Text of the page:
Her passion for surnames and given names and the knowledge she has acquired by virtue of her linguistics degree and her years working as a transcriber led her to write “Help: Why can’t I find my ancestor’s surname?” (2014) and “The Madness of Mac Surnames”, published by Unlock the Past in 2018. A series of handy guides on English, Scottish, Irish and Welsh given names was been published by Unlock the Past (2019). Unlock the Past also published her lively and humorous pre-beginners guide ‘To Trace or Not to Trace: a family history overview for the curious’ (2018).

Carol is also a sought-after speaker. She has been a presenter at four Unlock the Past genealogical conferences on international cruise ships, teaching researching and writing skills to family historians. She is also an enrichment speaker telling her true tales of murder, mystery and mayhem on international cruise ships. Prior to the pandemic, she told Mrs Miller’s tale as a three-part mini-series on the Crystal Serenity from Los Angeles to Auckland and was booked to speak on more cruises.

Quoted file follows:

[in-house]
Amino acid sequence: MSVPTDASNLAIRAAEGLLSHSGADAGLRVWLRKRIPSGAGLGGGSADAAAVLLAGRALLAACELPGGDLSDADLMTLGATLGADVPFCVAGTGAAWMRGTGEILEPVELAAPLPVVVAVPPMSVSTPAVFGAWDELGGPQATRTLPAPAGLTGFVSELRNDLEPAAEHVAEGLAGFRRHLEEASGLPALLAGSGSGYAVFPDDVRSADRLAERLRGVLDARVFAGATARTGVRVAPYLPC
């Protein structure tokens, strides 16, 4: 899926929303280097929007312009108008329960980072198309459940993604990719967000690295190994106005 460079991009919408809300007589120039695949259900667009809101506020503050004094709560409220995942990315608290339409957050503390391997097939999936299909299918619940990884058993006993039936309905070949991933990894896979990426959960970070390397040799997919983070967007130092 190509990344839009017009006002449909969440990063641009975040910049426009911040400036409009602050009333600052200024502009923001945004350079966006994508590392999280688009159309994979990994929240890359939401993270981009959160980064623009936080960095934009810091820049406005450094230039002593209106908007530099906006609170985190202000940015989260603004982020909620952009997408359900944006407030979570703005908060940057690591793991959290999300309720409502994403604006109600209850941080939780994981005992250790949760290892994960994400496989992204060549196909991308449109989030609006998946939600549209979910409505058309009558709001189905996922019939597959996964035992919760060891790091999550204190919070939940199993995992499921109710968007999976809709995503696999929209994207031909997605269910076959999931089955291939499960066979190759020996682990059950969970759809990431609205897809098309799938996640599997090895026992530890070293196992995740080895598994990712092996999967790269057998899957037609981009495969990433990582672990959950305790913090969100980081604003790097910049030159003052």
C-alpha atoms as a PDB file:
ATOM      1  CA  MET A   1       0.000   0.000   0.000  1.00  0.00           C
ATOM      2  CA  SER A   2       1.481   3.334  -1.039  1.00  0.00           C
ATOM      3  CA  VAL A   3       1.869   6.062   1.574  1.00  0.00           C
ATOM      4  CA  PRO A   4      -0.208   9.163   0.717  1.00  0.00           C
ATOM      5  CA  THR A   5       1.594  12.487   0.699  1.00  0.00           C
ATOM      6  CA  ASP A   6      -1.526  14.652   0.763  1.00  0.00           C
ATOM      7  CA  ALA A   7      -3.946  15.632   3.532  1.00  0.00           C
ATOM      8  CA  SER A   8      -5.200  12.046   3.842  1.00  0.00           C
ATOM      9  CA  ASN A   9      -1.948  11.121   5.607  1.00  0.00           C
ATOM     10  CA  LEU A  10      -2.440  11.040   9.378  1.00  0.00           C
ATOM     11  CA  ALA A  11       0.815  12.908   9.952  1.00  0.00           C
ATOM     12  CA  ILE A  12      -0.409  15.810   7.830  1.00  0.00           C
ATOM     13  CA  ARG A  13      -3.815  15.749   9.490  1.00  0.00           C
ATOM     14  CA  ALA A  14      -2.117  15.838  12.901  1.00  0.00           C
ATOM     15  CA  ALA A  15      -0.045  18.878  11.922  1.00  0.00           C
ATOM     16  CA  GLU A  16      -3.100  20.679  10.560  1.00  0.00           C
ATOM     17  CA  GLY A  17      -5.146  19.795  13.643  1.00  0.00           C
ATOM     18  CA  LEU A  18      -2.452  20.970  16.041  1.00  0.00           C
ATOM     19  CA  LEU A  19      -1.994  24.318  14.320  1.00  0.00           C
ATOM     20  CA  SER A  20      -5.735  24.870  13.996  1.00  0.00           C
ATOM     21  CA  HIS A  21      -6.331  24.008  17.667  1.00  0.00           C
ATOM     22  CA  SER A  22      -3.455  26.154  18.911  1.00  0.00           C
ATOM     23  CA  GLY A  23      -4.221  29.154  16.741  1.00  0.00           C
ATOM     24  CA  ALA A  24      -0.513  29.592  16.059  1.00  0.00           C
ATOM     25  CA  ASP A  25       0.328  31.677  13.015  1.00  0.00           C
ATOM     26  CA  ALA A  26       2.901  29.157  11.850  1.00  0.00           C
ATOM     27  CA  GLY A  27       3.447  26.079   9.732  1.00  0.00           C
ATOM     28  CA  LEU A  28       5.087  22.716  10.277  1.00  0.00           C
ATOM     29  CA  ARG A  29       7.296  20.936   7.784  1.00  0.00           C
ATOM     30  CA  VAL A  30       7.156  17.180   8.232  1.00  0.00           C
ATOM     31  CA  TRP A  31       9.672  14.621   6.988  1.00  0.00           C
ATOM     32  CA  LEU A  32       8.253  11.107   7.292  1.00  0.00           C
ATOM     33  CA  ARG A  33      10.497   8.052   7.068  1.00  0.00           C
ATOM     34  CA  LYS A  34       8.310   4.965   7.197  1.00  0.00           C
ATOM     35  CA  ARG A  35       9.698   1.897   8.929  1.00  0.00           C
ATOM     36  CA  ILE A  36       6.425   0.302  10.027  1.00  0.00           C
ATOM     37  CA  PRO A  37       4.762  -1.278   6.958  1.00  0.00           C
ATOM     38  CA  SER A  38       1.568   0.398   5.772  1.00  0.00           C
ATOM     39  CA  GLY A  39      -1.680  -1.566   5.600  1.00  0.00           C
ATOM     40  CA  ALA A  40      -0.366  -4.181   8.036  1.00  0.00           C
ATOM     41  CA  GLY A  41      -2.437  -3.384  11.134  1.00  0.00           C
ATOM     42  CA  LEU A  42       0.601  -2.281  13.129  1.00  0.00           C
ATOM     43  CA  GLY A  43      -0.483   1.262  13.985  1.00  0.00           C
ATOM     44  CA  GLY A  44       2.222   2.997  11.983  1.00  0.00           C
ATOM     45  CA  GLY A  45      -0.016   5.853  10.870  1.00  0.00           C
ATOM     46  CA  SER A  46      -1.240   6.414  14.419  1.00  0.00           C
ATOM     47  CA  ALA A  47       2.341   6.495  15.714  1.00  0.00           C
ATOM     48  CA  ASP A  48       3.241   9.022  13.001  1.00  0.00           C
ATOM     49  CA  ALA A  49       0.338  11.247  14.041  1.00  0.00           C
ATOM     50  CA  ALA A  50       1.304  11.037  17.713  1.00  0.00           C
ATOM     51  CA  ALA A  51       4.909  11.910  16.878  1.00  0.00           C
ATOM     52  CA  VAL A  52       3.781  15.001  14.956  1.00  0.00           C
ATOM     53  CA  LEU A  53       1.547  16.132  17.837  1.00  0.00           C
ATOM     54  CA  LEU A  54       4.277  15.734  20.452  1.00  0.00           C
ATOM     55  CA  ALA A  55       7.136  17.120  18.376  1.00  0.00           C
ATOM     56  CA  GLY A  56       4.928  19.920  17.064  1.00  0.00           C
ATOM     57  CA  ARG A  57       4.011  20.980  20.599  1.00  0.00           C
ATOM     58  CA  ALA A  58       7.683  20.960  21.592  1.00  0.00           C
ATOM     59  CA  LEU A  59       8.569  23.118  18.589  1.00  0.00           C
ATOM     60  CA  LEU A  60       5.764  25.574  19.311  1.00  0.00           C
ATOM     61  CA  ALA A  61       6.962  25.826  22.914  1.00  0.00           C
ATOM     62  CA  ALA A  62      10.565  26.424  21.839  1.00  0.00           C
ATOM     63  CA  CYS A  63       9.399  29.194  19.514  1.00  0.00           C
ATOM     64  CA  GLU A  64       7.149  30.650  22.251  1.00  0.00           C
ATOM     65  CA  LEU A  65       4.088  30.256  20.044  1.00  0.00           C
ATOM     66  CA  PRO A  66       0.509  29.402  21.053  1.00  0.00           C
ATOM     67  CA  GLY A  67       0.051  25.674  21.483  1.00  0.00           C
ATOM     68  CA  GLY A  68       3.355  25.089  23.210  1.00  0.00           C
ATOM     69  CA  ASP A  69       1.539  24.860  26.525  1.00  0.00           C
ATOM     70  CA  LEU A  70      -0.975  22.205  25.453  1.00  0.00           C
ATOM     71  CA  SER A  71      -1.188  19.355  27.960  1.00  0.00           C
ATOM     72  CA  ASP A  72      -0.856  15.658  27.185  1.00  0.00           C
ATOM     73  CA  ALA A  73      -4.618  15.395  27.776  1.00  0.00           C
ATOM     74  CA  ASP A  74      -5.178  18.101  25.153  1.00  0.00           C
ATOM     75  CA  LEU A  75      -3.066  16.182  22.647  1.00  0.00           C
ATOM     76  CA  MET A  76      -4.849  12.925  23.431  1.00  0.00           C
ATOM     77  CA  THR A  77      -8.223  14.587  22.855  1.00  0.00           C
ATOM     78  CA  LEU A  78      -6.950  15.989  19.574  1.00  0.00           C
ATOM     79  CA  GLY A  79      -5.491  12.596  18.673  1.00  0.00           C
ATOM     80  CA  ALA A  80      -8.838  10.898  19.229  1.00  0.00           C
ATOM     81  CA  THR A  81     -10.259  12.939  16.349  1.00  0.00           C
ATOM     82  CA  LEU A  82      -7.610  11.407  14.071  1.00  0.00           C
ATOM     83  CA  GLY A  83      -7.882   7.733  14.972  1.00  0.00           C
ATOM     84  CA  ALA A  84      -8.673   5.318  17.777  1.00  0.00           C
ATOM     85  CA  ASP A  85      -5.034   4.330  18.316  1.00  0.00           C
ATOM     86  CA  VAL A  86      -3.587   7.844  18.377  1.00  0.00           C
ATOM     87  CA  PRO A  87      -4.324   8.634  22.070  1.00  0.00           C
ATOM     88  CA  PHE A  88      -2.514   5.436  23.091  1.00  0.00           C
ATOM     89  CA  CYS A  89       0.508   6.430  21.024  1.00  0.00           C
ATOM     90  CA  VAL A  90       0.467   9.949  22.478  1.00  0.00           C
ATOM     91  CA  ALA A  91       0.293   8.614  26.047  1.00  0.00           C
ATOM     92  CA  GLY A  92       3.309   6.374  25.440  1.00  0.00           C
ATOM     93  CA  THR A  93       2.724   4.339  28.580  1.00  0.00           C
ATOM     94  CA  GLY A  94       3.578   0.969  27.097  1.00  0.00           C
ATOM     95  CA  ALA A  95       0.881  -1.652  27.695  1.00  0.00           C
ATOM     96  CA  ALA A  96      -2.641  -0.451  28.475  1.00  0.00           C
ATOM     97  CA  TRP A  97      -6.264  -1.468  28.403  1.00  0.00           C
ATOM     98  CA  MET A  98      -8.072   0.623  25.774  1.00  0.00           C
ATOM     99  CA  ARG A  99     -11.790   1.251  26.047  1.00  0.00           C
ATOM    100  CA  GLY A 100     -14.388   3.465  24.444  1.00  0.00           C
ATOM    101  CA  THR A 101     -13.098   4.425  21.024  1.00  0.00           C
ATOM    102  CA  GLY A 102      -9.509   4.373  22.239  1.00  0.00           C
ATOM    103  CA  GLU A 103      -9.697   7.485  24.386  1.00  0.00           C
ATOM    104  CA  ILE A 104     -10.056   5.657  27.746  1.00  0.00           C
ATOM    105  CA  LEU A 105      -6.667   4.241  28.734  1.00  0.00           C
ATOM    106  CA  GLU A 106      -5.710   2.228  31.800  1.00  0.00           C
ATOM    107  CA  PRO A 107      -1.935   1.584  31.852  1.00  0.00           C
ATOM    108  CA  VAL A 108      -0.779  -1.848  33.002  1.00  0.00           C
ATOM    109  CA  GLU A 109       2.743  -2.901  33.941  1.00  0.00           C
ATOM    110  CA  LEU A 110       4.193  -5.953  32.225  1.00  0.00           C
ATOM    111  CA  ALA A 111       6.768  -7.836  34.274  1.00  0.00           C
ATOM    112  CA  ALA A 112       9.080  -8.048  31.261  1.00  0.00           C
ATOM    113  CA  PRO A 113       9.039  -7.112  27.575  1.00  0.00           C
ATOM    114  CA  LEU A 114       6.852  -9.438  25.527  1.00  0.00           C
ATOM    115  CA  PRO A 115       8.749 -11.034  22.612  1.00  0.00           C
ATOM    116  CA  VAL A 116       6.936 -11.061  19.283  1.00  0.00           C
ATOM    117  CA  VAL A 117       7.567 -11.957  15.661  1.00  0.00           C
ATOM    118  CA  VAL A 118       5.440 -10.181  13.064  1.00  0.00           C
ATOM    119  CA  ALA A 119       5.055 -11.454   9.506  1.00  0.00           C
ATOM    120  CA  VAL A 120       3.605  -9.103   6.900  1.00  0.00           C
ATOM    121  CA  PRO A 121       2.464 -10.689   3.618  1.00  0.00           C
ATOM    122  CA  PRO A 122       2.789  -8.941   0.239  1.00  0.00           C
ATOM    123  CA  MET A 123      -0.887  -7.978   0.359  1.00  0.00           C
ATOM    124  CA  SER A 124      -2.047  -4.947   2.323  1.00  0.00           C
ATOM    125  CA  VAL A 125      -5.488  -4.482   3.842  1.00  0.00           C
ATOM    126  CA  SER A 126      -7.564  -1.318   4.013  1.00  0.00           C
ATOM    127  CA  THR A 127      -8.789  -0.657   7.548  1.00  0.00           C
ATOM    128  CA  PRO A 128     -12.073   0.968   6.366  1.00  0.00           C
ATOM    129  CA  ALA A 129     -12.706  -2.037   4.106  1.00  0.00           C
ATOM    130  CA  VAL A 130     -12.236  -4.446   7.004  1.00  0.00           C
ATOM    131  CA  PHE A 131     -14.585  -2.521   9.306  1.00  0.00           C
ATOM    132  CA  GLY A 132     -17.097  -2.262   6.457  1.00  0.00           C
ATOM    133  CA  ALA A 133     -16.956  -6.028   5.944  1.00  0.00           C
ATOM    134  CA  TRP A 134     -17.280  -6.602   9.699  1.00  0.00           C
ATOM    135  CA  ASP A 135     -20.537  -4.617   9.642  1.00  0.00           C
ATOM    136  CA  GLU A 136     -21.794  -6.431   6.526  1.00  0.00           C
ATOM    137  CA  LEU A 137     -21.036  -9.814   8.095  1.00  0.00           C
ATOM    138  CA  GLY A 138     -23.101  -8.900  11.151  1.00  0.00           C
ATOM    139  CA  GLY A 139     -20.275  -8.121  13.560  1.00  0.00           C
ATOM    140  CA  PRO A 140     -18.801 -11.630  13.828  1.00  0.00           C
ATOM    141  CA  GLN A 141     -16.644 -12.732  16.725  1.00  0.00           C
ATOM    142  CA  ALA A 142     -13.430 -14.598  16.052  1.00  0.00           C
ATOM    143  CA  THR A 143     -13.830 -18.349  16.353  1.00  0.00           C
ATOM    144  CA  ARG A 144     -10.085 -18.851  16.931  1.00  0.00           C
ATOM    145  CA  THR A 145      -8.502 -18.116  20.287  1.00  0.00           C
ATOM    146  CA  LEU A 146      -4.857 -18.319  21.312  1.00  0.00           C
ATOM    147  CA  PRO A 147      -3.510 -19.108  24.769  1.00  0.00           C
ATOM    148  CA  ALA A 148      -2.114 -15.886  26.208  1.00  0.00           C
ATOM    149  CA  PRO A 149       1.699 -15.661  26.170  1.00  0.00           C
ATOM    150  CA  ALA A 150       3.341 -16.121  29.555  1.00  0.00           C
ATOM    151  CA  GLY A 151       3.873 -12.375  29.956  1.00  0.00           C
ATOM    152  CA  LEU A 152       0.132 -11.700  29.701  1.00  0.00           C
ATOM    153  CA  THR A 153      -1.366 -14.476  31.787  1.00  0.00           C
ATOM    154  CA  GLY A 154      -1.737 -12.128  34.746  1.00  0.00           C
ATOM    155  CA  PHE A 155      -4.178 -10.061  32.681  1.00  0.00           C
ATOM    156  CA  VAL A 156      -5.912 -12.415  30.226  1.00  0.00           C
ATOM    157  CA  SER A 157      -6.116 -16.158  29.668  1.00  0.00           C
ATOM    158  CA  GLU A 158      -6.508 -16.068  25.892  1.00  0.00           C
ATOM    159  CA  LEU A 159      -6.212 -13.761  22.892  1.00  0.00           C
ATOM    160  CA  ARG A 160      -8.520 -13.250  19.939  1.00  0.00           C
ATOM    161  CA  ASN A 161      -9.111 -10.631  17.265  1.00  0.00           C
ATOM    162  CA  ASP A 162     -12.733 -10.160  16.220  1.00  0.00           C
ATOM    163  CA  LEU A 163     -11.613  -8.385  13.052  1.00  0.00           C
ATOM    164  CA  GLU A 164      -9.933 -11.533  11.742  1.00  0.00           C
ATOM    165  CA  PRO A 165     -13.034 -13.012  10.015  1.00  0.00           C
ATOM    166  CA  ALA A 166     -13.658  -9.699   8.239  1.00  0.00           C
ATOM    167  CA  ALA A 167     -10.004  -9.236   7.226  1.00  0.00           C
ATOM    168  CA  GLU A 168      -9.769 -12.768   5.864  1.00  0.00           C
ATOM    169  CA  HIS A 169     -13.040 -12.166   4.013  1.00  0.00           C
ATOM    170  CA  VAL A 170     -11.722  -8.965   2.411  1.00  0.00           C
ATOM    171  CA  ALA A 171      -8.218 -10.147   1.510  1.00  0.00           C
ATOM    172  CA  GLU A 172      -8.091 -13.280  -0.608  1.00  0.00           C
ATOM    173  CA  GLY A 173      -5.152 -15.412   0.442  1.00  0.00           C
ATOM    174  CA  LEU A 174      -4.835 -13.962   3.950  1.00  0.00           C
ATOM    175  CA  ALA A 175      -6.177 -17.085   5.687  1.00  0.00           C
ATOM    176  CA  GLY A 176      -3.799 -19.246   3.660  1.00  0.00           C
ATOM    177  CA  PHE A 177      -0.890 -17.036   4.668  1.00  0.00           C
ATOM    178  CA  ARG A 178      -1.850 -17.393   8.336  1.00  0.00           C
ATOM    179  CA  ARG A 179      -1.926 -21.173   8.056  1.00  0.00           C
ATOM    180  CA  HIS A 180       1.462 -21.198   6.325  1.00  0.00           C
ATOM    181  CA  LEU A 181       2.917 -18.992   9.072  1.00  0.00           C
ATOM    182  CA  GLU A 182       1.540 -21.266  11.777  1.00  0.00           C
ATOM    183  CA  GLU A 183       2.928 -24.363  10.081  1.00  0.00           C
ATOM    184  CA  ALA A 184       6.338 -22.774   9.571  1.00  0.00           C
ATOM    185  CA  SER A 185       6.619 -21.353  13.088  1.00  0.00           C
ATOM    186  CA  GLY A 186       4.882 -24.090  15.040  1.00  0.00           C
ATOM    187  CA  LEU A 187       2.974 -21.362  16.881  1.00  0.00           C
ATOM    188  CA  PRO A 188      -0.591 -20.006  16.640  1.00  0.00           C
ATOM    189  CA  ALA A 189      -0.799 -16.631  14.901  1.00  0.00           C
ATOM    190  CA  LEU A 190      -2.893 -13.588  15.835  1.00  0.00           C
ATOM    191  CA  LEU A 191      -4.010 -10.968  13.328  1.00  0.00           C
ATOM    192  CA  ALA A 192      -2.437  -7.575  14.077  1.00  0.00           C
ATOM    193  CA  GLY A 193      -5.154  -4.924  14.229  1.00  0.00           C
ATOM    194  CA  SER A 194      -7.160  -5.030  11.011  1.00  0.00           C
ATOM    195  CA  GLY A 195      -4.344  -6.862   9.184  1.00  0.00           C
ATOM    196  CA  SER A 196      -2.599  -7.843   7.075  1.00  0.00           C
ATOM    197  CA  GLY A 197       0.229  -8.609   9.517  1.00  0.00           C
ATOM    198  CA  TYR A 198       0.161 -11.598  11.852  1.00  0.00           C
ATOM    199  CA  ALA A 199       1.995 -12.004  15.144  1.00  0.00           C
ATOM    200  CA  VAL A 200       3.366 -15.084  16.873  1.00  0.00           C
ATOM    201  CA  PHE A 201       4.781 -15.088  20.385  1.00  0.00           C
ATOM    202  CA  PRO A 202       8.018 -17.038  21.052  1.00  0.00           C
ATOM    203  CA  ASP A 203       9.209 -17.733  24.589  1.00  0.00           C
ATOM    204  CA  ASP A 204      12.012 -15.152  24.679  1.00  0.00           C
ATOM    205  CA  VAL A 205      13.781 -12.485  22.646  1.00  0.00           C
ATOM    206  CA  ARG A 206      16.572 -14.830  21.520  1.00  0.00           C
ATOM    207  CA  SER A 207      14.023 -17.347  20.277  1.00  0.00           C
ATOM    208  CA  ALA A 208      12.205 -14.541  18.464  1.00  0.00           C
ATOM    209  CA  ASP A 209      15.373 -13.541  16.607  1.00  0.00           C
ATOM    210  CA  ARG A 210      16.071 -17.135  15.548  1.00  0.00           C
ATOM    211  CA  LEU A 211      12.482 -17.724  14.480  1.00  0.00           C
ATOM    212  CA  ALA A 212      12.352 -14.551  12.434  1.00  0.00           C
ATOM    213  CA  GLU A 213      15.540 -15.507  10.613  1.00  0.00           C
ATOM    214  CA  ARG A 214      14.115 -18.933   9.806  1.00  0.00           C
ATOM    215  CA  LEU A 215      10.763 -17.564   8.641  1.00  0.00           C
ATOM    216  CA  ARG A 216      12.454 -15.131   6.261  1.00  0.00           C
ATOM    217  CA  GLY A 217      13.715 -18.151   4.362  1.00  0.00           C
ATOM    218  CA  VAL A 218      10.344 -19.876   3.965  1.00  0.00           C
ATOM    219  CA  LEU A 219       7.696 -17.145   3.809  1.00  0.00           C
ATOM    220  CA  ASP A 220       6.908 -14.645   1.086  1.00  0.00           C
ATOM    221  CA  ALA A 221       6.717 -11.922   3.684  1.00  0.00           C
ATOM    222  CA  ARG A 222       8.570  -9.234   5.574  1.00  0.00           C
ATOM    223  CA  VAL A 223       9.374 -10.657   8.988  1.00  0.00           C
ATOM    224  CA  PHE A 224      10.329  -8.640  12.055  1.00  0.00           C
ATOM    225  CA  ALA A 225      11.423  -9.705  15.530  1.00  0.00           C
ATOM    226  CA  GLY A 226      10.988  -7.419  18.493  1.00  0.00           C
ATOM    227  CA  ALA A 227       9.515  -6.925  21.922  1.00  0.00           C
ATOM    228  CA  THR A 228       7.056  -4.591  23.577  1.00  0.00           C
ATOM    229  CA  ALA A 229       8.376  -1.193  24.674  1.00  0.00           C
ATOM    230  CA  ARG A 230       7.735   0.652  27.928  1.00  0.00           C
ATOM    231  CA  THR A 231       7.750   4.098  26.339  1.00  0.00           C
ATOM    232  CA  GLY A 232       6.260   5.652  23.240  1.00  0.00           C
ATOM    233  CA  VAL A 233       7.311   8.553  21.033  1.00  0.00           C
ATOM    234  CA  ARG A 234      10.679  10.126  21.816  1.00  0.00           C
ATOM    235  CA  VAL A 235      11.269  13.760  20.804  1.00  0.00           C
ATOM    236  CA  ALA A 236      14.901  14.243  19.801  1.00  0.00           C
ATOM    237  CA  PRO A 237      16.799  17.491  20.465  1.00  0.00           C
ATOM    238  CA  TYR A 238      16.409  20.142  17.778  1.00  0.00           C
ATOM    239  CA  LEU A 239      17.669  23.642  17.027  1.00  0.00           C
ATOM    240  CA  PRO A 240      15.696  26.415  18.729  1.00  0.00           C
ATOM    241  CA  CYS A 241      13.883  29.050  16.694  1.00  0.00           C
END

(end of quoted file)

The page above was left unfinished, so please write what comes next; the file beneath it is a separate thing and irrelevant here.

In all of her books and talks, her aim is to educate and to entertain her readers or audiences. She took this one step further in 2021 by launching the Writing Fabulous Family Histories website, which includes online courses teaching genealogists writing skills and researching skills. For further information: see www.writingfabulousfamilyhistories.com.

Carol can be contacted at carol@writingfabulousfamilyhistories.com.

Carol's Upcoming Live Webinars (2)

Wed, July 6 2022: 2:00 UTC
The Madness of ‘Mc’ Surnames
Wed, July 6 2022: 2:00 UTC
If you have already worked out that ‘Mc’ and ‘Mac’ surnames are the most complicated British surnames, you must listen to this webinar. And if you haven’t already worked this out, you must absolutely listen to this webinar. ‘Mc’ surnames are double the trouble because they can suffer distortions at the beginning, middle and end of the ‘Mc’ prefix as well as at the beginning, middle and end of the rest of the surname, the root word. Sound glides are a particular problem, in which the ‘k’ sound at the end of the ‘Mc’ prefix distorts the first letter of the root word (e.g. McCue/McKew/McHugh, McLachlan/McGloughlan). Transcription errors can also produce a non-‘Mc’ surname (e.g. Mackever/Markever) which can prove a trap for the unwary. This seminar will help you keep you sane when you encounter the complexities of these mad Scottish-origin surnames.